- Make sure your current therapist know about the move, and work with the transition piece. Don’t make it a surprise for the child, and all of a sudden there are a bunch of new therapists getting your child to redo basic goals that have already been accomplish.
- Ask current therapist to reach out and find out what therapy offices are best recommended
- Have each therapist write and basically spell out what the child has accomplished already, and what future goals they have set up for the child. There is no need to set new goals with a new therapist, the same plan should be followed at first. Any good therapist will know this.
- Design a medical record type system for each therapy the child attends. Don’t group therapies all together, as the new location may not offer all of them with one facility. We go to multiple facilities at our new duty station.
- Make sure the EFMP case worker and your medical case manager have copies of all of this and understands what you are trying to accomplish. Tell them your goals, and make it theirs.
- For major hospital visits, figure out the distance you will have to travel from your new location. We have one brain surgeon that has always seen our son on follow up and MRI’s. and it will continue that way no matter how far I have to travel. With that being said, you need to get the PCM on the same page. After the PCM agrees and sets up that referral, find the medical travel department and start finding out exactly what you need to do for those visits to be covered. We travel to UNC Chapel Hill every single year to conduct brain scans and visit with neurologists, it has never come out of our pocket because we did our homework and follow all policies correctly.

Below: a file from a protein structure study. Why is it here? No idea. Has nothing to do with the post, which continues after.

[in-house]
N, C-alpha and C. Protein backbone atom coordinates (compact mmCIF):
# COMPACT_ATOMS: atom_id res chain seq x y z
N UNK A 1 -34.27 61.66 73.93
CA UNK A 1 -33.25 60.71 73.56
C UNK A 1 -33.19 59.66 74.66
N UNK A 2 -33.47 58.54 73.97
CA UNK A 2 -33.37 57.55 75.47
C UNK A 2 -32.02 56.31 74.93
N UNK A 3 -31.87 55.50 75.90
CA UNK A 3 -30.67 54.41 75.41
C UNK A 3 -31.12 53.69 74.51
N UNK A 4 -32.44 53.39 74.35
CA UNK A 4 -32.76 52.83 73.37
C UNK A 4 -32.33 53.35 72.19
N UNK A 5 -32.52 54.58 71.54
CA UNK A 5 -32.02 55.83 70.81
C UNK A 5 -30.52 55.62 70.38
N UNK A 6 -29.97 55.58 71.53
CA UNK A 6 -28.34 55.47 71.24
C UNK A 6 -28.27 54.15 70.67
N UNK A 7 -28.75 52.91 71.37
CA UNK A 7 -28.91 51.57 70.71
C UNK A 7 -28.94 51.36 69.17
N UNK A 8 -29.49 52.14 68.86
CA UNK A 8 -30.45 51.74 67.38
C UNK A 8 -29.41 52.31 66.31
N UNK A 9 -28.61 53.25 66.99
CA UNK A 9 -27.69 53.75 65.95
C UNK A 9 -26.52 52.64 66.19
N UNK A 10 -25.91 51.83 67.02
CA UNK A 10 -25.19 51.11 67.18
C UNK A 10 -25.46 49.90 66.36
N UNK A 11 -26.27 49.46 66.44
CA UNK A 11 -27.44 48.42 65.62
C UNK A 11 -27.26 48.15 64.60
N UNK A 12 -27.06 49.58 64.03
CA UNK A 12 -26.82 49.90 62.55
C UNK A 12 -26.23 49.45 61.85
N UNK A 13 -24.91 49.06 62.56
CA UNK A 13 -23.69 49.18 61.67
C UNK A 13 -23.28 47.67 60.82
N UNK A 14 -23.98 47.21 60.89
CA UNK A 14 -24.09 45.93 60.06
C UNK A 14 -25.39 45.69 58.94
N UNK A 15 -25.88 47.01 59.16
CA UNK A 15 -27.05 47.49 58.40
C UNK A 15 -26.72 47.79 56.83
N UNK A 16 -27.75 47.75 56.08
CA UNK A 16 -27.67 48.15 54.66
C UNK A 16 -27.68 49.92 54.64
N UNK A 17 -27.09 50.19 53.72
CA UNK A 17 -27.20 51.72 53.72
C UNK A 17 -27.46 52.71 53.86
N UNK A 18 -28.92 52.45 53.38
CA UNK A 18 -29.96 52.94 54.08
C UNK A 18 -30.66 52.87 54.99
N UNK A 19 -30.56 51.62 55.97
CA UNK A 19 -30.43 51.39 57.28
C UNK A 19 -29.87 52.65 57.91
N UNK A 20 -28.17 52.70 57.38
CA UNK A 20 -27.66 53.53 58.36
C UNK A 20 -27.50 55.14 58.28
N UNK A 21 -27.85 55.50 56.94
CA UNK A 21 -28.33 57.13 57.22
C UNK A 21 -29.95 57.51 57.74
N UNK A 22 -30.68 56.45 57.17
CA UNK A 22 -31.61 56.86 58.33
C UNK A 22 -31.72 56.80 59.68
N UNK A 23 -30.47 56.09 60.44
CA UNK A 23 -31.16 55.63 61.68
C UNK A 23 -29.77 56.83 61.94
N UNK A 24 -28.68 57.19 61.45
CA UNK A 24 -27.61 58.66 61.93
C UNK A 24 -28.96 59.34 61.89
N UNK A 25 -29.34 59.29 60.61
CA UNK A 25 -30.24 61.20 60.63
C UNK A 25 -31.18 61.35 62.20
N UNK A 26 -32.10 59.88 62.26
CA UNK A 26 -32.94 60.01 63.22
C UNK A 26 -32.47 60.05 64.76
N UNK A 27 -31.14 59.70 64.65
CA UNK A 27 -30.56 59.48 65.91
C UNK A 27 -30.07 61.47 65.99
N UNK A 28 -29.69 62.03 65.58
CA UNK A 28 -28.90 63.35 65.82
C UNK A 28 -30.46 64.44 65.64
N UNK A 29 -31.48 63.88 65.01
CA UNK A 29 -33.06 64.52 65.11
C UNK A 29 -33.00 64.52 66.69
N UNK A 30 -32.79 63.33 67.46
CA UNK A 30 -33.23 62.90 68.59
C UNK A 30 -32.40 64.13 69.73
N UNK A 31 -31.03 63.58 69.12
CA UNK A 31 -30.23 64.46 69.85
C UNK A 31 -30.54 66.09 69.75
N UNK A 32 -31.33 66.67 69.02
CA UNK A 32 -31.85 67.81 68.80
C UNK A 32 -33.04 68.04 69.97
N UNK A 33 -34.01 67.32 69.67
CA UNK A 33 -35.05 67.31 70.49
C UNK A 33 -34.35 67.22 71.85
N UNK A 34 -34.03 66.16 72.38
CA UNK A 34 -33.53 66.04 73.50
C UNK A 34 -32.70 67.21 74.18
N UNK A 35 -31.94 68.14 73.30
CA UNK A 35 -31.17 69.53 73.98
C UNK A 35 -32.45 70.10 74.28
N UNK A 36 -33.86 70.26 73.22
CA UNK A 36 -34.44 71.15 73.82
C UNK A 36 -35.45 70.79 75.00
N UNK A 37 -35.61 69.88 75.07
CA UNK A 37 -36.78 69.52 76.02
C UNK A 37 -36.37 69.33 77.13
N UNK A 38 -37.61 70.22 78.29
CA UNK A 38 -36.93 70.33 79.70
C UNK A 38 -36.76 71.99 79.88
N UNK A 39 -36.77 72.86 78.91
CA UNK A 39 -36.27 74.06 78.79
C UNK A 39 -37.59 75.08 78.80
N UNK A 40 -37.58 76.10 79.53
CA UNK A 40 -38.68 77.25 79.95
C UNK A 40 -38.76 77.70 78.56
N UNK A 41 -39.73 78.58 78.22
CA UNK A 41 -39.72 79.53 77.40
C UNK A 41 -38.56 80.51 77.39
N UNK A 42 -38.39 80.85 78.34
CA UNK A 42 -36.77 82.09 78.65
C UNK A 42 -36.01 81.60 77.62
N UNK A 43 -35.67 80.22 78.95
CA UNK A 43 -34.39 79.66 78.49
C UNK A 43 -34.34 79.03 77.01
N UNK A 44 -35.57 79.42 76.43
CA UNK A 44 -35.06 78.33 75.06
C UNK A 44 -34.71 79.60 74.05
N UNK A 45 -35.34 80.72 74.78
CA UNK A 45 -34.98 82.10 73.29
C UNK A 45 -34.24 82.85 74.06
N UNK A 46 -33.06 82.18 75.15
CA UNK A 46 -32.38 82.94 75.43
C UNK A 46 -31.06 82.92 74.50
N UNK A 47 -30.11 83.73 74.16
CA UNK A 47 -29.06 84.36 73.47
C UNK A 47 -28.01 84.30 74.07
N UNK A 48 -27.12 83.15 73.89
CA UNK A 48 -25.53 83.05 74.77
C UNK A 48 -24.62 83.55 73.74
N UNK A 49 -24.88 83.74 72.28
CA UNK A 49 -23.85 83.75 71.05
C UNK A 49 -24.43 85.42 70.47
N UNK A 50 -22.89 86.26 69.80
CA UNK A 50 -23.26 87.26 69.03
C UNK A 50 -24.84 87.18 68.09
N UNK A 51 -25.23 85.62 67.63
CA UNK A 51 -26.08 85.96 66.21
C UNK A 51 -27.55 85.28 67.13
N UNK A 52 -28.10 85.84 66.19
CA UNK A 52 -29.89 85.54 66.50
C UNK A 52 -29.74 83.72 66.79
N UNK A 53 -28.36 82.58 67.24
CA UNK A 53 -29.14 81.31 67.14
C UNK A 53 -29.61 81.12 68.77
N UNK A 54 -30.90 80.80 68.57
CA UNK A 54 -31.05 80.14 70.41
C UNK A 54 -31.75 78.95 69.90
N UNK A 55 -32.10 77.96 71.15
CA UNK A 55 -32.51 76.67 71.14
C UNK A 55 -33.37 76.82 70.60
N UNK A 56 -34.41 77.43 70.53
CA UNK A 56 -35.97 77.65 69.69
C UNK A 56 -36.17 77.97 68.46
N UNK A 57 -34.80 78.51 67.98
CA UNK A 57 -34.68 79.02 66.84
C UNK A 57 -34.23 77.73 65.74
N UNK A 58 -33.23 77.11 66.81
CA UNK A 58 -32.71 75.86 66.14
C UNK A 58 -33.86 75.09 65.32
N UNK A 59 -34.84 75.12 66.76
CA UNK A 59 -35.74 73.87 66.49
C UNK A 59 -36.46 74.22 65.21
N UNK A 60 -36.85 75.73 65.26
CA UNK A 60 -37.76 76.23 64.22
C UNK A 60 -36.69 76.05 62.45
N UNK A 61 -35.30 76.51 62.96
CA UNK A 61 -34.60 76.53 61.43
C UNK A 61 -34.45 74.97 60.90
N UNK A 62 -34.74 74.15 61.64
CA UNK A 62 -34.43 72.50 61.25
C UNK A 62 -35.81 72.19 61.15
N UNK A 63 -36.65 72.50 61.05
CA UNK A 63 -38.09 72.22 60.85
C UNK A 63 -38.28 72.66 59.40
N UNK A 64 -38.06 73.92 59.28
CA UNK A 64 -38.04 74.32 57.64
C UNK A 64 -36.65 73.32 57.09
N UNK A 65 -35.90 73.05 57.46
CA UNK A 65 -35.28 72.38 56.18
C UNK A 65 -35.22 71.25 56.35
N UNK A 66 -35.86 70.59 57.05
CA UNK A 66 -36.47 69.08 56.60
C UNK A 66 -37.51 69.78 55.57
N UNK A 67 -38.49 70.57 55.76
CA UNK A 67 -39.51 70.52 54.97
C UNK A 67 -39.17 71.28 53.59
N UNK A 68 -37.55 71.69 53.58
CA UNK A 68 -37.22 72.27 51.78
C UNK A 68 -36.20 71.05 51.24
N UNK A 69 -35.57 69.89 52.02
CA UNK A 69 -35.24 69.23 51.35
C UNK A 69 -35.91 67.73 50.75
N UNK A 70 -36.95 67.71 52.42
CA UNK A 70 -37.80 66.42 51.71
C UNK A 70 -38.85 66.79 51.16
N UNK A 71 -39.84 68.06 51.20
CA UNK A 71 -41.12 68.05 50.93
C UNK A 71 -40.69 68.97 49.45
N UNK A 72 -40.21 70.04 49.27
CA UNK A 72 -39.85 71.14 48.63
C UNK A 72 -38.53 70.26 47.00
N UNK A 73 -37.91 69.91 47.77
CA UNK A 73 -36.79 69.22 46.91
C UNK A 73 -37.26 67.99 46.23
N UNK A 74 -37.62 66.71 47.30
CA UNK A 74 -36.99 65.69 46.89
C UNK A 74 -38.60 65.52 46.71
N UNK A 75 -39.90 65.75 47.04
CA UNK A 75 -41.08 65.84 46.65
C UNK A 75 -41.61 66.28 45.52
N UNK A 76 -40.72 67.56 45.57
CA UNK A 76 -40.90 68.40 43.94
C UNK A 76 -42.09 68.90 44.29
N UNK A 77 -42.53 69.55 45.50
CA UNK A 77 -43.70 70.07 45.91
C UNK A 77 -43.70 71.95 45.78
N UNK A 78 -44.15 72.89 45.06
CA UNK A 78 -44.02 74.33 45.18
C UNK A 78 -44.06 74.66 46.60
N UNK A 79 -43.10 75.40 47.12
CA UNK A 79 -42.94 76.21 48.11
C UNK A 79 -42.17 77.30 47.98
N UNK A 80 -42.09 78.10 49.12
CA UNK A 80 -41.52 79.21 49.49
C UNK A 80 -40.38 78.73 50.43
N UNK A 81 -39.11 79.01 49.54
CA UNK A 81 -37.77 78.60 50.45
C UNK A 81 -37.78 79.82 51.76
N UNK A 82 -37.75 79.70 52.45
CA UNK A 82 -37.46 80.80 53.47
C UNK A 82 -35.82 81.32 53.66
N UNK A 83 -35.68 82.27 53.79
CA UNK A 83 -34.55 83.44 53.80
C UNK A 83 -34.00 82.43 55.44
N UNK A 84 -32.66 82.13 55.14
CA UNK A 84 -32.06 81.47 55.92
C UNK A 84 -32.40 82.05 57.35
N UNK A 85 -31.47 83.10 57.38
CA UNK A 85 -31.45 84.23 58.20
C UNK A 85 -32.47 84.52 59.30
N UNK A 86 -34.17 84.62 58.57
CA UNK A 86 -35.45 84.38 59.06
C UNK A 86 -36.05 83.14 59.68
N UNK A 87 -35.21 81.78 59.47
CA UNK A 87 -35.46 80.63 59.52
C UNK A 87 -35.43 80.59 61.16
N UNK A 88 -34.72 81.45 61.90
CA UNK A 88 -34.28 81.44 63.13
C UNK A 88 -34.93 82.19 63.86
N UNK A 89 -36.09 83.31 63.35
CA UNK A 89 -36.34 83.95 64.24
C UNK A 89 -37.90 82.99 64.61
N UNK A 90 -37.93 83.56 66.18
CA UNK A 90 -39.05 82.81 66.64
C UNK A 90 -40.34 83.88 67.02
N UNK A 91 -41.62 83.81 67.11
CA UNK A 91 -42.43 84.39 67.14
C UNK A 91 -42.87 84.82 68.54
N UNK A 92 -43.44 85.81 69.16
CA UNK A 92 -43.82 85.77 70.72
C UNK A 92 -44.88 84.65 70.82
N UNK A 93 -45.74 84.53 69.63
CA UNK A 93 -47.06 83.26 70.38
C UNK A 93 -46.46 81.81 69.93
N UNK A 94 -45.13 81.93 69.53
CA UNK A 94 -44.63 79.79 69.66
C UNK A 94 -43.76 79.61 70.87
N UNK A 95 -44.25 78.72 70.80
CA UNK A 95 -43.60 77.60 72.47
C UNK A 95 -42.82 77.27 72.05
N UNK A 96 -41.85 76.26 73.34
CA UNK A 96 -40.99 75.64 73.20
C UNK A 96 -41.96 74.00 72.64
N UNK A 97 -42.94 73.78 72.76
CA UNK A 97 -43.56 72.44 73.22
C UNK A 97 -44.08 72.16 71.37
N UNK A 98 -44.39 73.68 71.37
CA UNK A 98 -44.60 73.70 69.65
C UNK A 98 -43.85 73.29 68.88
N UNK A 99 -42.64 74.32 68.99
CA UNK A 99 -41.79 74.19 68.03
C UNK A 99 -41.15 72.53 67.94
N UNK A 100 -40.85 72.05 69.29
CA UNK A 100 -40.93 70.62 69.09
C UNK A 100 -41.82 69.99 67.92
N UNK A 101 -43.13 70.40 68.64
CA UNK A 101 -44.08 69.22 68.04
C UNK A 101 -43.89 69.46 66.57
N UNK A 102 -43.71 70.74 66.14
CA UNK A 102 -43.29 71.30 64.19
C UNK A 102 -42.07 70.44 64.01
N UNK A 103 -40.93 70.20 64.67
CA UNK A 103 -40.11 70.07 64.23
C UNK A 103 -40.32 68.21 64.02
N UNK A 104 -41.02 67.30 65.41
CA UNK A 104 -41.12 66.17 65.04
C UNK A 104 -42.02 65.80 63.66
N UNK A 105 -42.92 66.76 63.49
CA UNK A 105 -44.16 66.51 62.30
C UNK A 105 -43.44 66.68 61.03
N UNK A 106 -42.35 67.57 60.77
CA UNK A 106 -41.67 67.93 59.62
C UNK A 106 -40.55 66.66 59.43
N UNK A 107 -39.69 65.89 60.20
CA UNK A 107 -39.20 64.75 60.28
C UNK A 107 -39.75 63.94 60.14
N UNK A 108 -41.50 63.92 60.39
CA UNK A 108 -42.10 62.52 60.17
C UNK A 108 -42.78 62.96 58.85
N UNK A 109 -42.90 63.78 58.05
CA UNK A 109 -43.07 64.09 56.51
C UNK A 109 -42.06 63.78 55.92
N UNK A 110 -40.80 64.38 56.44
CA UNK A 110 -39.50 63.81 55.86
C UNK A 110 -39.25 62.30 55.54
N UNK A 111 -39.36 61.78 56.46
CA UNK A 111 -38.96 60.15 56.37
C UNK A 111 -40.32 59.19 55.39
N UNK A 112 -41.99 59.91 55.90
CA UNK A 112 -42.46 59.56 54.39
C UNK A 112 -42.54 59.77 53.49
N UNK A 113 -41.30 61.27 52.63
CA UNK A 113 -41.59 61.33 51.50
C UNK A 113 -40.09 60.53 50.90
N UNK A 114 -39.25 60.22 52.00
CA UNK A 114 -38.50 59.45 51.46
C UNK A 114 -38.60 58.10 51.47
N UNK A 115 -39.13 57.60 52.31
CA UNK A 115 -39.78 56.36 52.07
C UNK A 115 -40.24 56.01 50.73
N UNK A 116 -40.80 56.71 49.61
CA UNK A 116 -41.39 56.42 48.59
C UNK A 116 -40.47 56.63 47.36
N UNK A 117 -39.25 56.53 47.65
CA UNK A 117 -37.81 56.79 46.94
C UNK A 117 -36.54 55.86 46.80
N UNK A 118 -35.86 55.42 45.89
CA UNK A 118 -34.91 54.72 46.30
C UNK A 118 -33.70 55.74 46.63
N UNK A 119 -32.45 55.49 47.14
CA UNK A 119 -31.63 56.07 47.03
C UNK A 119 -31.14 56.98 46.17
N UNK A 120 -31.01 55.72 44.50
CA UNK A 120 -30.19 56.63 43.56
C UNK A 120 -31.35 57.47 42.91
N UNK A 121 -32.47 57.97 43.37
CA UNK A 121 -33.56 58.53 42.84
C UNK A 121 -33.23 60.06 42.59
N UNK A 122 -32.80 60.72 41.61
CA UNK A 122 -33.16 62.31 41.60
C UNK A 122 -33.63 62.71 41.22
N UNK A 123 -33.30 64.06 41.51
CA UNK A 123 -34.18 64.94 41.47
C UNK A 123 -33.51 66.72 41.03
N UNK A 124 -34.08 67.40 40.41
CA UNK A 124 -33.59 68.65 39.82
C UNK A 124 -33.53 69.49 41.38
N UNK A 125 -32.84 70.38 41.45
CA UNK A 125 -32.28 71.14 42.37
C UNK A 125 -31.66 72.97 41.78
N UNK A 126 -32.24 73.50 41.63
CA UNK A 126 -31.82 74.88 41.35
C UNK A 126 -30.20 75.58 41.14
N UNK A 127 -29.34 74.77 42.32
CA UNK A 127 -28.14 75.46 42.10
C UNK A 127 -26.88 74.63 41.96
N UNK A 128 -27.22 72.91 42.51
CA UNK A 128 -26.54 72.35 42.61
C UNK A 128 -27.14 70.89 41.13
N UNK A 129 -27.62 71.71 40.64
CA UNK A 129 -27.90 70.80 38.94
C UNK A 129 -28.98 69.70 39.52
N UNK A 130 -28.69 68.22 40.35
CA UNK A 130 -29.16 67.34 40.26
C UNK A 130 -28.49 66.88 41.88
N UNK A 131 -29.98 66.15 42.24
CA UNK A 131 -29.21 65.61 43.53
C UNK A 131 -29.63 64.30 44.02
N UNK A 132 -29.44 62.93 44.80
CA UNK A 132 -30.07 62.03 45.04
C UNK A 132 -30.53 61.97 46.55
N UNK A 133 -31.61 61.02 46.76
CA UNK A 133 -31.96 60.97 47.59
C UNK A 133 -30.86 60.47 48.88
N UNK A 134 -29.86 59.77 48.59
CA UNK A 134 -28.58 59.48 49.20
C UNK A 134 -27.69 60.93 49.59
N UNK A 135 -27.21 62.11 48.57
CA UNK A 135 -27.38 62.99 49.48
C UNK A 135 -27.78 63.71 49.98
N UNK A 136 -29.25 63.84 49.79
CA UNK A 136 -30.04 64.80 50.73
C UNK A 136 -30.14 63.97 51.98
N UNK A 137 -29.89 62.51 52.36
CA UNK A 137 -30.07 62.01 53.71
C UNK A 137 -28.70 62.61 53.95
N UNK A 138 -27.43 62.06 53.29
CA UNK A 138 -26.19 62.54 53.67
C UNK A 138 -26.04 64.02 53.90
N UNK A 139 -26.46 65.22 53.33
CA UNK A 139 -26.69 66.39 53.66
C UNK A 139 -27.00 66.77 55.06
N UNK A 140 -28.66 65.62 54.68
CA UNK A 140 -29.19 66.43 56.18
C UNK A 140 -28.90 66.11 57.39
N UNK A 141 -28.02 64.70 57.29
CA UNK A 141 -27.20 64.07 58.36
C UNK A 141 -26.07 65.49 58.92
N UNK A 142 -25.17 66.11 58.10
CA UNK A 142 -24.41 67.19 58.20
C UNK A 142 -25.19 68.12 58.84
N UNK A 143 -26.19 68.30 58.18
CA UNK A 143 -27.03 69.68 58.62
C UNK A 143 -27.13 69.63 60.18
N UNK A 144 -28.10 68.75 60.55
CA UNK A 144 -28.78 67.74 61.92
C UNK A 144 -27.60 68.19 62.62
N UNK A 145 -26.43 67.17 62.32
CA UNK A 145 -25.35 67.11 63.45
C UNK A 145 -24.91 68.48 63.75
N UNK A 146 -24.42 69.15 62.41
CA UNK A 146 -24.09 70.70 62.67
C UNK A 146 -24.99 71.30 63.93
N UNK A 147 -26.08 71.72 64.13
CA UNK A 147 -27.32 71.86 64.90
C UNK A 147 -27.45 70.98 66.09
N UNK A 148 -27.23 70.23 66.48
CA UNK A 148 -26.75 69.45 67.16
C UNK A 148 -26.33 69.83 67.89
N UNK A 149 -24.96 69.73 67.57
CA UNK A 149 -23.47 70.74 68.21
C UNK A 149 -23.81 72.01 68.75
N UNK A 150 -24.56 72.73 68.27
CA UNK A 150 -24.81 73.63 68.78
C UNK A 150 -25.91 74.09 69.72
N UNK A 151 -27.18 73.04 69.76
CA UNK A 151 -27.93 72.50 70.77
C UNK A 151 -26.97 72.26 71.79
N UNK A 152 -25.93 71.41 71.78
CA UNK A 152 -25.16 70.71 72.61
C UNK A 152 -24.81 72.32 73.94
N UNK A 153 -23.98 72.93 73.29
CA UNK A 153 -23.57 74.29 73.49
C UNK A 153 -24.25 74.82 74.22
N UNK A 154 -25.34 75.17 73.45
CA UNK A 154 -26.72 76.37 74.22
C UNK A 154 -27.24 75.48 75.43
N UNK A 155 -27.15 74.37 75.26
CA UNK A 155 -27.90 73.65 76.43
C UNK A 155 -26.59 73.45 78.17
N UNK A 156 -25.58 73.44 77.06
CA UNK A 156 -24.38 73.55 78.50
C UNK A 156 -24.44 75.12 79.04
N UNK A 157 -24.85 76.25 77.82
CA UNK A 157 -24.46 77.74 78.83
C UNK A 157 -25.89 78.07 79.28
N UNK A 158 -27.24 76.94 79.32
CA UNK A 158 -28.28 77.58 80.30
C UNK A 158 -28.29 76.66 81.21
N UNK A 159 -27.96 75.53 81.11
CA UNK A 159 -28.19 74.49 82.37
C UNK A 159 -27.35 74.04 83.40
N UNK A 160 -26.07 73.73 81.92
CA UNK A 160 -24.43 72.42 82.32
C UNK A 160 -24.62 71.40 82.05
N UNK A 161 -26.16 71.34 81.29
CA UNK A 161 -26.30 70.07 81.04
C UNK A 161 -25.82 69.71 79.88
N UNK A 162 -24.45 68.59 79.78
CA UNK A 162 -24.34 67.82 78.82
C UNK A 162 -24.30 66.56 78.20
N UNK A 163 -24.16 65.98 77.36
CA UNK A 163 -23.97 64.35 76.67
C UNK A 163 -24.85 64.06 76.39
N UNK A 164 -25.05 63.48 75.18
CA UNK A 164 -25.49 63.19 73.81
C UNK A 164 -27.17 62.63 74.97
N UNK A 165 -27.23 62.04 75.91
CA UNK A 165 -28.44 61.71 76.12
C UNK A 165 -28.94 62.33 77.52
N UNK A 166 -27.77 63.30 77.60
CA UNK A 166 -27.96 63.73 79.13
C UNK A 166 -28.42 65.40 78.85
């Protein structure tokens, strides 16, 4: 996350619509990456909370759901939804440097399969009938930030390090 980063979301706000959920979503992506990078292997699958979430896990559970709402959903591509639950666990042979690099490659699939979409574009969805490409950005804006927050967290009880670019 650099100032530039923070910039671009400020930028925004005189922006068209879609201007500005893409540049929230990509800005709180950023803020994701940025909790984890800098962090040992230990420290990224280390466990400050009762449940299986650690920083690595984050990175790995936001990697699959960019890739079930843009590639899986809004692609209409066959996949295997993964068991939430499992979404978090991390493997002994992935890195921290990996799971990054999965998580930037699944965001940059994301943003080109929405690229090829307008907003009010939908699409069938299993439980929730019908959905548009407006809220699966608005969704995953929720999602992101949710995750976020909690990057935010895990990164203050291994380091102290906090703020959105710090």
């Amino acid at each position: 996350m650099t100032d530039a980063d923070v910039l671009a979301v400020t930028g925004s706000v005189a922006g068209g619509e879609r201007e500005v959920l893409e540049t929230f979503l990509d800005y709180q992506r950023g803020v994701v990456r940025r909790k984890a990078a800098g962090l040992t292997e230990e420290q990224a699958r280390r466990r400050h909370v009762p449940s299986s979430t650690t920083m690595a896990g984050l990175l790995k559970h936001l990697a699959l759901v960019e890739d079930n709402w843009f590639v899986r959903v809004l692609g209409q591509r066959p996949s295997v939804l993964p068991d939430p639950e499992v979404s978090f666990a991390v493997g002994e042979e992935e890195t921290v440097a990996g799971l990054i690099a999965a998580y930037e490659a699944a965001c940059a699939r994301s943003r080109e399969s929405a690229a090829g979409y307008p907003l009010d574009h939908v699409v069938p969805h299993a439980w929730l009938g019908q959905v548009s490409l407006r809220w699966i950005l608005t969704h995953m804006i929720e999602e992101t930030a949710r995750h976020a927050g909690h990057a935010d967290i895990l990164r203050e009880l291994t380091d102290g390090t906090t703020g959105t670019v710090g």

- Make copies of everything medical you have on the child. Make sure the hospital gives you copies of everything they have done. HAVE COPIES OF EVERYTHING
- Ensure your IEP is up to date, and will not run out before the PCS move is complete. The school has to follow the current IEP plan until a new meeting and IEP is agreed upon. DO NOT get bullied out of your current IEP from any school, ensure they follow the plan until they can offer up their own IEP plan that you agree upon.
- Make sure all records are kept from previous schools, and make copies. Goals, treatment, everything. Our son has a permanent VP Shunt in his head to drain spinal fluid. The school had no idea what it was and went through great lengths to make sure he was ok when they first had him in the school. If we had properly briefed them on the VP shunt, they would have known what to expect.
Lastly, ensure the new unit is tracking on what you need from them. I find that every time I go to a new unit, if I am up front and tell them everything there is to know about my son, they are always willing to help. Let them know that it is going to be difficult around the house while you figure out the new schedule. Make sure you portray that you are not going to take advantage of them, and that it will not effect you professionally. This goes a long ways, and can pay off in the end when difficult times arise in the future.
It took us a 1 1/2 years to get all for the therapies back in place, and him finally enrolled in school with the plan we want. Between waiting lists, available time spots, and new IEP’s, the process can be stressful. The key is not to panic, find help, and use all available programs and specialists to get you where you need to be. Be strong, and always put your family first.